One of the first and most important issues that must be addressed with a child who has Down Syndrome is that of low muscle tone. This can be seen in the child with floppy joints, slow development in mobility (crawling, creeping and walking), and generally weak muscles. It is important that the proper developmental steps are followed and at the appropriate time. It is often tempting to have a child sit up before the child is able to put himself in and out of that position. Until a child is able to do so, he is not developmentally ready to sit. He has not developed the muscle tone necessary for properly supporting his spine. Putting a child in a standing position prematurely can cause hyperextension of the knees and other structural concerns. Both activities, done prematurely, will limit the appropriate developmental activities the child should be doing, such as developing a cross pattern crawl and creep down on the floor. With appropriate stimulation, weak areas can be improved and corrected, and normal structure and function can be achieved.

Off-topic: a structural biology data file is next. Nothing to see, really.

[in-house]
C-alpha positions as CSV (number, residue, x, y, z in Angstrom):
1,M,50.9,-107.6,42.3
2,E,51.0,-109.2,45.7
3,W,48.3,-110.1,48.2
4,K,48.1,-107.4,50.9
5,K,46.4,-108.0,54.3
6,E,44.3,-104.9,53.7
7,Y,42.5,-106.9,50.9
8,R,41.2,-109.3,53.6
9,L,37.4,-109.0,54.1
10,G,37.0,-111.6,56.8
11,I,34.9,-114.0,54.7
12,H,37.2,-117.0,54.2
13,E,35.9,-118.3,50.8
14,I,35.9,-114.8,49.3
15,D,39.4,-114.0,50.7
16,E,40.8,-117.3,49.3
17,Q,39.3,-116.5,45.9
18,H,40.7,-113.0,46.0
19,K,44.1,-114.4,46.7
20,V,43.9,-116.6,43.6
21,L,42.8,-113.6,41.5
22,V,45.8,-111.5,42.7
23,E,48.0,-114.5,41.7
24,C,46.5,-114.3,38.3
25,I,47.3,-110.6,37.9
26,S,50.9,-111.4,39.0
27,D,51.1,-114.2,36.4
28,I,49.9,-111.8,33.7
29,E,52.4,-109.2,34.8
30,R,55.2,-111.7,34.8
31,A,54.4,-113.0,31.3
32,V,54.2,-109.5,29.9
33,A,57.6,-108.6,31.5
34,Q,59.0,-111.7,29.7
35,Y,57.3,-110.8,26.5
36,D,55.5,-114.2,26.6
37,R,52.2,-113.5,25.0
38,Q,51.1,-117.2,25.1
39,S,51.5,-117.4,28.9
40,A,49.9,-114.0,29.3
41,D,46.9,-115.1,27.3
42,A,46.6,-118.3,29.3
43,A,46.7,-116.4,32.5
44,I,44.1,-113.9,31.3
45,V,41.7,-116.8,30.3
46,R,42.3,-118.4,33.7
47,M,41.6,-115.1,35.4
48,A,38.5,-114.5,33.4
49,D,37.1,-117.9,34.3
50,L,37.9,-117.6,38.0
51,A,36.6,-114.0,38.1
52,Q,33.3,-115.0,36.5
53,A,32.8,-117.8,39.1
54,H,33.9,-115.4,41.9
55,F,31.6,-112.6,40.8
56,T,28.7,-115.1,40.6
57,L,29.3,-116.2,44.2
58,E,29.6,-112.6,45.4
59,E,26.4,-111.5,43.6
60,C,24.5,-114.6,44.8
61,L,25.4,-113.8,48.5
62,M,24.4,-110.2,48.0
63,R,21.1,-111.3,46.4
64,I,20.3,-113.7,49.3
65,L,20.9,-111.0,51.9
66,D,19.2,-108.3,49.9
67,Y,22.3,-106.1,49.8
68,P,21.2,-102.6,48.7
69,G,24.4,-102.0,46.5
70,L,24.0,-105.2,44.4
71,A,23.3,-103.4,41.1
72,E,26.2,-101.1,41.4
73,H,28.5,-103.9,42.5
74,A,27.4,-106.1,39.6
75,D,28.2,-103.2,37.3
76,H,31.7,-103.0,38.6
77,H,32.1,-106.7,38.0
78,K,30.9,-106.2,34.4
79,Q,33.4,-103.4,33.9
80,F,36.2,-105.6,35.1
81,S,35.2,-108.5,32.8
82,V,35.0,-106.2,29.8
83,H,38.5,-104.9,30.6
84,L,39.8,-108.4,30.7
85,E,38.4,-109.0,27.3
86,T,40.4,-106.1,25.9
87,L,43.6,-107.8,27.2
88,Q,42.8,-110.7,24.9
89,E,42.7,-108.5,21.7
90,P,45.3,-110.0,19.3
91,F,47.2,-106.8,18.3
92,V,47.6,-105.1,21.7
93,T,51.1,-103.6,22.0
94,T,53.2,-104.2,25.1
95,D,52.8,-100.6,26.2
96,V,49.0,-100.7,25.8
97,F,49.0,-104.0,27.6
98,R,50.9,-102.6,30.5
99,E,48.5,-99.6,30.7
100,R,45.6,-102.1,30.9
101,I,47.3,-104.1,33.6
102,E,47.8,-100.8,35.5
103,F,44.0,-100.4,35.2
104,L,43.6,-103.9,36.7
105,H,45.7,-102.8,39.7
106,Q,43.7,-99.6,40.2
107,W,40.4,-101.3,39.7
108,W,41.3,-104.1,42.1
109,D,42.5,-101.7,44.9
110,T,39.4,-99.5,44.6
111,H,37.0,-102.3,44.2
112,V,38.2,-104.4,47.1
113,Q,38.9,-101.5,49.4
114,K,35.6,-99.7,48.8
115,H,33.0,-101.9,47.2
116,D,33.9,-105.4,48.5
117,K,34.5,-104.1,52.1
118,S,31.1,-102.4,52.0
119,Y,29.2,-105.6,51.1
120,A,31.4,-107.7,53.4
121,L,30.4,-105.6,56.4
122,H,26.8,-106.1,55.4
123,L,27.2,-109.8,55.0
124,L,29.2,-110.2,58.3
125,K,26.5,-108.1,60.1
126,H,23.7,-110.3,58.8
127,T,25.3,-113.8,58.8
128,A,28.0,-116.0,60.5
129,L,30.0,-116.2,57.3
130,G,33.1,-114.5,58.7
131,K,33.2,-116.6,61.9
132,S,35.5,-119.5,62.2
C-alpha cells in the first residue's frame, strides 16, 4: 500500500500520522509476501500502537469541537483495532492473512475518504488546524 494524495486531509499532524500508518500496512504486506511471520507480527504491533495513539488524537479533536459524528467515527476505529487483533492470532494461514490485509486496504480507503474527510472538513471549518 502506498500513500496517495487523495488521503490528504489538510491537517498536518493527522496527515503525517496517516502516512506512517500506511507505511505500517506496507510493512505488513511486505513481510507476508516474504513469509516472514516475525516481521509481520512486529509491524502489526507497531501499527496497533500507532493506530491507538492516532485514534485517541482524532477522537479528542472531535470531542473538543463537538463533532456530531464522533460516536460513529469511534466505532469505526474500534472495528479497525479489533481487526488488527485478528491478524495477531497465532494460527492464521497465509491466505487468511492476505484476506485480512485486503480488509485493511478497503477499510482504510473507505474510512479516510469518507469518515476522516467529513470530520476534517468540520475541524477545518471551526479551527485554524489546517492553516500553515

SPEECH AND LANGUAGE PROBLEMS
Breathing problems, especially congestion and mouth breathing are a common concern of children with Down Syndrome. Mouth breathing is very inefficient as well as shallow. It does not develop proper sinus structure, does not get as much oxygen to the body, especially the brain (a baby's brain uses about 50% of the oxygen taken in, so it is very important). Mouth breathing also desensitizes and thickens the tongue, resulting in oral motor problems with speech and eating. Often, mouth tactility in a child with Down Syndrome is low, and special attention must be paid to stimulating the mouth, tongue and lips. Attention should be paid to how well the child chews and whether he has a normal sense of taste and smell. All of these issues can be addressed with proper stimulation and therapy to normalize function and structure.